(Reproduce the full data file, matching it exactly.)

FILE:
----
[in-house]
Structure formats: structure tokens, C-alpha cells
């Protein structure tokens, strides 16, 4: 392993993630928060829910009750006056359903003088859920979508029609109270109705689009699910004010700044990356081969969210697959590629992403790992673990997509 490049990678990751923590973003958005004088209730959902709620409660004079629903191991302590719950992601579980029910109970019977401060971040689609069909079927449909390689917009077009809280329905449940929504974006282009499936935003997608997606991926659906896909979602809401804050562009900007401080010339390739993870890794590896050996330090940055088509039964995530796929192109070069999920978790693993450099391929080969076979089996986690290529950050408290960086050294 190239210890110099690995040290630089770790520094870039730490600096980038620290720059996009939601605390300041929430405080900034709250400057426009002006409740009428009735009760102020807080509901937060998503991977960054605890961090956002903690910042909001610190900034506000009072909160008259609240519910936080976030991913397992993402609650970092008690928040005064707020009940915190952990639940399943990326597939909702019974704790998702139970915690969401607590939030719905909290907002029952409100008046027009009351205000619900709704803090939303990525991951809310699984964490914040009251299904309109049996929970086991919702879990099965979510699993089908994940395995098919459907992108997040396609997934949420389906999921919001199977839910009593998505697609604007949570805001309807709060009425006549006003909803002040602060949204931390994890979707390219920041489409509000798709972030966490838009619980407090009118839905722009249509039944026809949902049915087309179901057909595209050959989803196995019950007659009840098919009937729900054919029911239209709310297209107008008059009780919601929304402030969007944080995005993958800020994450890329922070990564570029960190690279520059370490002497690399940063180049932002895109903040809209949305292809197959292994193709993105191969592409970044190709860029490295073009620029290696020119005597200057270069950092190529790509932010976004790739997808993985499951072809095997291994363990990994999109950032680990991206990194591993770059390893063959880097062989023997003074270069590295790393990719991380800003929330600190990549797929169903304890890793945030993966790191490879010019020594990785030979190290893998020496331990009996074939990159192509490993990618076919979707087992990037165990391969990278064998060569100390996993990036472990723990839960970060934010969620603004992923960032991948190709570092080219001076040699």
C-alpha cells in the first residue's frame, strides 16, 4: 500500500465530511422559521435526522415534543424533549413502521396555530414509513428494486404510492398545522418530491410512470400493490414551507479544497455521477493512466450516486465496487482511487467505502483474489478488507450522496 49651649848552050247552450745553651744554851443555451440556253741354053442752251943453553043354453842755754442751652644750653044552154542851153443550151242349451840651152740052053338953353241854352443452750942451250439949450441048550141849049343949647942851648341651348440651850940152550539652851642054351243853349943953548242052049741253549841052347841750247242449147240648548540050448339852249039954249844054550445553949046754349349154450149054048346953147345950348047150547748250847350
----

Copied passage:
[in-house]
Structure formats: structure tokens, C-alpha cells
């Protein structure tokens, strides 16, 4: 392993993630928060829910009750006056359903003088859920979508029609109270109705689009699910004010700044990356081969969210697959590629992403790992673990997509 490049990678990751923590973003958005004088209730959902709620409660004079629903191991302590719950992601579980029910109970019977401060971040689609069909079927449909390689917009077009809280329905449940929504974006282009499936935003997608997606991926659906896909979602809401804050562009900007401080010339390739993870890794590896050996330090940055088509039964995530796929192109070069999920978790693993450099391929080969076979089996986690290529950050408290960086050294 190239210890110099690995040290630089770790520094870039730490600096980038620290720059996009939601605390300041929430405080900034709250400057426009002006409740009428009735009760102020807080509901937060998503991977960054605890961090956002903690910042909001610190900034506000009072909160008259609240519910936080976030991913397992993402609650970092008690928040005064707020009940915190952990639940399943990326597939909702019974704790998702139970915690969401607590939030719905909290907002029952409100008046027009009351205000619900709704803090939303990525991951809310699984964490914040009251299904309109049996929970086991919702879990099965979510699993089908994940395995098919459907992108997040396609997934949420389906999921919001199977839910009593998505697609604007949570805001309807709060009425006549006003909803002040602060949204931390994890979707390219920041489409509000798709972030966490838009619980407090009118839905722009249509039944026809949902049915087309179901057909595209050959989803196995019950007659009840098919009937729900054919029911239209709310297209107008008059009780919601929304402030969007944080995005993958800020994450890329922070990564570029960190690279520059370490002497690399940063180049932002895109903040809209949305292809197959292994193709993105191969592409970044190709860029490295073009620029290696020119005597200057270069950092190529790509932010976004790739997808993985499951072809095997291994363990990994999109950032680990991206990194591993770059390893063959880097062989023997003074270069590295790393990719991380800003929330600190990549797929169903304890890793945030993966790191490879010019020594990785030979190290893998020496331990009996074939990159192509490993990618076919979707087992990037165990391969990278064998060569100390996993990036472990723990839960970060934010969620603004992923960032991948190709570092080219001076040699």
C-alpha cells in the first residue's frame, strides 16, 4: 500500500465530511422559521435526522415534543424533549413502521396555530414509513428494486404510492398545522418530491410512470400493490414551507479544497455521477493512466450516486465496487482511487467505502483474489478488507450522496 49651649848552050247552450745553651744554851443555451440556253741354053442752251943453553043354453842755754442751652644750653044552154542851153443550151242349451840651152740052053338953353241854352443452750942451250439949450441048550141849049343949647942851648341651348440651850940152550539652851642054351243853349943953548242052049741253549841052347841750247242449147240648548540050448339852249039954249844054550445553949046754349349154450149054048346953147345950348047150547748250847350